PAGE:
In this research, we address the problem of learning a single causal network structure from multiple dataset generated from different experiments. The experiments can be observational or interventional. We assume that each dataset is generated by an unknown causal network altered under different experimental conditions (interventions, manipulation or perturbation). As a result, we get a collection of heterogeneous datasets having different distributions. Manipulated distribution implies manipulated graphs over the variables. Combining all the data to learn a network might increase statistical power but only if it assumes a single encapsulating network that is true for all the datasets, which is not always the case under uncertain interventions. Pooling under uncertainty leads to spurious changes in correlations among variables. While learning causal network by pooling data from different experiments is common, we found by experimenting that this paves the way for false causal discoveries, if the effects of interventions are uncertain.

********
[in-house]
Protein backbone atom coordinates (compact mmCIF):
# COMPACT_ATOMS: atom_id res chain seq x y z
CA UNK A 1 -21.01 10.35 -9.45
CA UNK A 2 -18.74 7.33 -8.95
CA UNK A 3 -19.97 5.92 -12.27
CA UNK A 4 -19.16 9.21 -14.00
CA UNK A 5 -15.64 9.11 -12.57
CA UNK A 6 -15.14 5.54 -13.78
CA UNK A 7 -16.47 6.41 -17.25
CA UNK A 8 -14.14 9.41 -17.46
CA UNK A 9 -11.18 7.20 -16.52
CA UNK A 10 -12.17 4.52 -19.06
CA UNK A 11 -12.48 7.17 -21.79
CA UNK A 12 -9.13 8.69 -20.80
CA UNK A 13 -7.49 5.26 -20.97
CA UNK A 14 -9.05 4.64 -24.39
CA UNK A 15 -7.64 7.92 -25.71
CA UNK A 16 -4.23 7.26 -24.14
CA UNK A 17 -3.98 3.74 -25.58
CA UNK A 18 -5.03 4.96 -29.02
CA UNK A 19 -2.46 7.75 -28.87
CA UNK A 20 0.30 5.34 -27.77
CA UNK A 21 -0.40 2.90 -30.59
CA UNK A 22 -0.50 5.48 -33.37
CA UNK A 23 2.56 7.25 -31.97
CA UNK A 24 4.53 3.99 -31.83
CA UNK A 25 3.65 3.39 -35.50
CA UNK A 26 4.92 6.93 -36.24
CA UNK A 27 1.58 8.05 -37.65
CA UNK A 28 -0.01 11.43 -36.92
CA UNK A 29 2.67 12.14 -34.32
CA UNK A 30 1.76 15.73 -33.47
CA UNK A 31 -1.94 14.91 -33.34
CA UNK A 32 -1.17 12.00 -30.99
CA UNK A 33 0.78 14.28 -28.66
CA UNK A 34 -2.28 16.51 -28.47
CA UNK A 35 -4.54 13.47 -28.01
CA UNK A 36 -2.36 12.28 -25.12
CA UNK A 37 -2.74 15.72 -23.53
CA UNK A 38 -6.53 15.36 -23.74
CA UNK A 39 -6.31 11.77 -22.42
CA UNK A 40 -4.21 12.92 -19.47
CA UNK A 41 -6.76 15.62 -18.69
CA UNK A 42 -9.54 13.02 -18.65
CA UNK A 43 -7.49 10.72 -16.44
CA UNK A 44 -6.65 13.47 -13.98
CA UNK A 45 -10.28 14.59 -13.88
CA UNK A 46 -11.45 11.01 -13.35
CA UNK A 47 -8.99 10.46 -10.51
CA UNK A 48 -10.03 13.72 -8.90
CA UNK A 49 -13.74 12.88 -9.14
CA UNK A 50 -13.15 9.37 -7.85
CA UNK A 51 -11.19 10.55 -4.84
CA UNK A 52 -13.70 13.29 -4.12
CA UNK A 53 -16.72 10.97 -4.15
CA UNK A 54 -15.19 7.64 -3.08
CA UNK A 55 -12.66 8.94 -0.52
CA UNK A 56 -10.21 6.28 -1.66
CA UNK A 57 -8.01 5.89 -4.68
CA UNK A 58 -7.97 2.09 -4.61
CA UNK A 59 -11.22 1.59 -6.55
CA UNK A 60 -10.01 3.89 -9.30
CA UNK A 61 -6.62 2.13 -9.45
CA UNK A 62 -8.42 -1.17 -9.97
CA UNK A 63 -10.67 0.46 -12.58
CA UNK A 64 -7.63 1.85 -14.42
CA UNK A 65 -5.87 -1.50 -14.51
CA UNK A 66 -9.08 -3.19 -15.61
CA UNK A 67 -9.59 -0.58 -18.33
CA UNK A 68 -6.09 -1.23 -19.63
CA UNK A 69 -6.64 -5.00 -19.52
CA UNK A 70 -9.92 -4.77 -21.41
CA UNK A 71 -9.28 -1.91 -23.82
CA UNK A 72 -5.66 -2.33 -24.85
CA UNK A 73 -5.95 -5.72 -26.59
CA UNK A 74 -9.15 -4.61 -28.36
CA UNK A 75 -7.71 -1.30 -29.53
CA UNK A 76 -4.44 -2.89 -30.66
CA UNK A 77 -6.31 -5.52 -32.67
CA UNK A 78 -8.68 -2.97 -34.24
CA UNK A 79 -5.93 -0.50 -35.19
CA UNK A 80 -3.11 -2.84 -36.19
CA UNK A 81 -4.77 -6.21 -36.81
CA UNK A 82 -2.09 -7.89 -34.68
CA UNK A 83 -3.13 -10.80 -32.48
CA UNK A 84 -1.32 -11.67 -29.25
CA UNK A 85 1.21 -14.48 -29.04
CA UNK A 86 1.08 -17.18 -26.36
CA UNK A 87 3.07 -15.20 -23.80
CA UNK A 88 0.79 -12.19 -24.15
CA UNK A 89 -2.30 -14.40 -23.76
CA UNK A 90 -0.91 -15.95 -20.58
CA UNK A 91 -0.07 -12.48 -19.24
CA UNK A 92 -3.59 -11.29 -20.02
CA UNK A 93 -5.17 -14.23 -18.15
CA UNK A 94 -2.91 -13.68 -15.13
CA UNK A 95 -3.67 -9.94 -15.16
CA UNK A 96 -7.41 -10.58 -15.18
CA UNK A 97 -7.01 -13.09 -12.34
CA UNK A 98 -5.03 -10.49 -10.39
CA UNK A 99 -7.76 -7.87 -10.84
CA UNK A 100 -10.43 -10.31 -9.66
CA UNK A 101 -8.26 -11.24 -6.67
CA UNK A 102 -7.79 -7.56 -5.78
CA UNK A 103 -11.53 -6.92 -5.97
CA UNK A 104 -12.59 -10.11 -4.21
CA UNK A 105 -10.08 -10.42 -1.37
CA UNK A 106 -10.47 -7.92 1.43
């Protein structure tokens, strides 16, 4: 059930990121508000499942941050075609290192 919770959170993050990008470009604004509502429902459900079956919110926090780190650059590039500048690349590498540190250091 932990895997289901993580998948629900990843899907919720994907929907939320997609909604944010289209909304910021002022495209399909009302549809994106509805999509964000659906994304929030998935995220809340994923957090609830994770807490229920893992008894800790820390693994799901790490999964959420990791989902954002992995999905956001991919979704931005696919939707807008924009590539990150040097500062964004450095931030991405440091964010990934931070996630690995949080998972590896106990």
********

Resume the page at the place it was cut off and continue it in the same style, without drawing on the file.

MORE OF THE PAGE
We address these issues and present a Bayesian approach of combining data from multiple experiments with observations to learn a single and accurate causal network. Our approach, called ‘Learn and Vote’ learns causal links using data from each experiment and combines them by weighted averaging. We show through studies on synthetic and natural datasets that our method
outperforms many state of the art approaches and is more robust with respect to modelling assumptions about the nature of the interventions.